Chinese buyers lured by Tokyo property prices and yields

In mid-September, the CEO of a real estate brokerage held an investment seminar in a function room at the Shangri-La Hotel in Shanghai. The 40 attendees listened carefully to every word. This seminar was not about investing in Shanghai or Hong Kong, but was focused on the Japanese property market, in particular the areas in Tokyo and Osaka.

Promotional material handed out to attendees provided detailed information on the merits of investing in Japanese real estate, the purchase process and taxes, as well as information on ‘Abenomics’ and currency markets. With the recent weakening of the Yen, the pamphlet explained that a 30 million Yen apartment that would have cost 2.5 million Yuan in January 2012 could now be bought for 1.765 million Yuan (at January 2014 exchange rates). Note: As of November 24, it is the equivalent of 1.56 million Yuan. 

Major companies right down to small agencies dealing only with Chinese buyers are busy organising property tours in Japan, with bus tours held almost every day.

A representative from a major brokerage said they have seen the number of inquiries jump by 1.5 times over the past 12 months and have attributed the strong interest to the falling Yen. Approximately half of the participants in their tours end up buying a property.

Taiwanese brokerage Sinyi plan to double their presence in Japan next year. They have already sold 20 billion Yen (170 million USD) worth of real estate in the first 10 months of 2014 and are expecting to close 450 deals worth  31 billion Yen in 2015.

An unnamed source in the the Nikkei Asian Review suggested that Taiwanese agencies could sell between 50 ~ 60 billion Yen (423 ~ 508 million USD) worth of Japanese real estate in 2014. This is still a small figure when compared to other destinations for Chinese money, such as the US where Chinese citizens bought 22 billion USD worth of homes in 2014.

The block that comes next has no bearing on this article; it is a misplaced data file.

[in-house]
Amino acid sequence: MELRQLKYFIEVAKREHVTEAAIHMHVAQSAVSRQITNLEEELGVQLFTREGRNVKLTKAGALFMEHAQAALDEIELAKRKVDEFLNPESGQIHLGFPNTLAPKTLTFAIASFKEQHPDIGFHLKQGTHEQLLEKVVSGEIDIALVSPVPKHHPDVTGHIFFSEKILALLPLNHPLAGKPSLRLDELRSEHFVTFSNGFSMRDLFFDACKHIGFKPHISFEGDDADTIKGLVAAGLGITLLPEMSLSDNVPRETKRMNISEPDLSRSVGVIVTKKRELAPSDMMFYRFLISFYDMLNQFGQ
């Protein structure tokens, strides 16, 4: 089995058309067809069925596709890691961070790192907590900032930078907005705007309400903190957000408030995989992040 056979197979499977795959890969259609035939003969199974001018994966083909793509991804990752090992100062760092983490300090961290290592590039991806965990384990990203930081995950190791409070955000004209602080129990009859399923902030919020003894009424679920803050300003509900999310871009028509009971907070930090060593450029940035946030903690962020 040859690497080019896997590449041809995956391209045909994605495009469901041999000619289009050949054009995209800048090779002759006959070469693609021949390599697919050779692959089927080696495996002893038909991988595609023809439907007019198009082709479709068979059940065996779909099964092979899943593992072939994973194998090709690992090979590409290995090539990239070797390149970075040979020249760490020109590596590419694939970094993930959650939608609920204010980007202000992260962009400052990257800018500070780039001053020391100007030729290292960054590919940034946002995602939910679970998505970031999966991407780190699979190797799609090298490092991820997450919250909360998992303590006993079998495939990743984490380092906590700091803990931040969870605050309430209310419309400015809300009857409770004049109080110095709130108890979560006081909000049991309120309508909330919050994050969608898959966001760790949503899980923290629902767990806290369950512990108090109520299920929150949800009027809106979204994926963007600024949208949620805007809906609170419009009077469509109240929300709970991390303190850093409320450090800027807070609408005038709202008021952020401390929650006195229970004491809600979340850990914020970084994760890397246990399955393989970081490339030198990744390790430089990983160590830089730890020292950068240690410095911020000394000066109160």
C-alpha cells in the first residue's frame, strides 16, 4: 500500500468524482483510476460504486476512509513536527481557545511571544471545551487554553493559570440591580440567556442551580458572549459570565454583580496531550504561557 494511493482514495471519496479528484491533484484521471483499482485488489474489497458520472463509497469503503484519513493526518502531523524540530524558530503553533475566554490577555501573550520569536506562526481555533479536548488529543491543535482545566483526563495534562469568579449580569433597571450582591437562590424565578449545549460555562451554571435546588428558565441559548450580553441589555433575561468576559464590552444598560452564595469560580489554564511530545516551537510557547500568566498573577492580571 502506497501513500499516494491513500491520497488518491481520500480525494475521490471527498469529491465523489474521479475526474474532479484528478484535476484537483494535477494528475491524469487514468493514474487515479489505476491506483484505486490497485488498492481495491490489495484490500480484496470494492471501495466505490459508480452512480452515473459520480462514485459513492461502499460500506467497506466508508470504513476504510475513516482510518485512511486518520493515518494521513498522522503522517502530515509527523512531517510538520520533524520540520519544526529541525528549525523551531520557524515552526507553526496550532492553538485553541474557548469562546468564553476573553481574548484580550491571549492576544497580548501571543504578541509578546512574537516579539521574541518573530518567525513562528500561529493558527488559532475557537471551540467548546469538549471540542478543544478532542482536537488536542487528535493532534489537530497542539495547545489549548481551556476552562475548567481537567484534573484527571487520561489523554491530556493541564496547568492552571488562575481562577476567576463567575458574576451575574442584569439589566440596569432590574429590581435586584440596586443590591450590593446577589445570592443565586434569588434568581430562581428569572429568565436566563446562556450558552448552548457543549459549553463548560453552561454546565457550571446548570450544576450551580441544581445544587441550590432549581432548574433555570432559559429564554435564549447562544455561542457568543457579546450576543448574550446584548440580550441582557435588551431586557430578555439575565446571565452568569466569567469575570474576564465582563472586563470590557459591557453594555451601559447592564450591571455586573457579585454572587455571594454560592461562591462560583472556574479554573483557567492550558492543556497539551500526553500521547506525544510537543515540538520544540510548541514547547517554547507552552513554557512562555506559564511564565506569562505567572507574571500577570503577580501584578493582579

What makes Tokyo appealing?

According to the material from the seminar in Shanghai, Japan real estate market offers high-quality properties at low prices, especially when compared to the prices in cities in China. While major cities in Asia have seen real estate prices surge in recent years, Tokyo’s property market has remained rather flat due to a deflationary environment over the past 20 years.

Over the past two years, however, prices in central Tokyo have started to rise, but with apartment prices around 1.2 ~ 1.5 million Yen in the city centre, they are still considered to be relatively low when compared to other countries. In Singapore, for example, apartment prices in prime locations may be around 3.6 million Yen/sqm, and in Taipei they may be around 3 million Yen/sqm. Prices in New York and London can be even higher.

While prices have just started to rise in Tokyo, they are still seen to be around 10 ~ 20% lower than prices in other major capitals. According to property consultant Osamu Nagashima, Chinese are buying real estate in central Tokyo with the expectation that it will rise to the level seen in other global cities. One Hong Kong broker said that their clients are expecting to rake in ‘hefty gains’ upon resale with the partial legalization of casinos (buyers should note that the casino legalization bill has been pushed back).

Based on their experience with the lead up to the 2008 Beijing Olympics, Chinese buyers are also excited by the prospect that the 2020 Tokyo Olympics may push up prices even further.

Important note: Offshore buyers who are unfamiliar with the Tokyo market should be careful when deciding whether a property is ‘cheap’ or not. To avoid buying a property that is overpriced, it is advisable to compare that property to others in the same area, rather than comparing it with prices in your own city. Buyers should also conduct their own due diligence before buying and should not rely solely on the property brochures and sales pitches given by salespeople.

Sources:
Shukan Post, October 17, 2014.
Nikkei Asian Review, October 30, 2014.
South China Morning Post, November 15, 2014.
Taipei Times, November 25, 2014.

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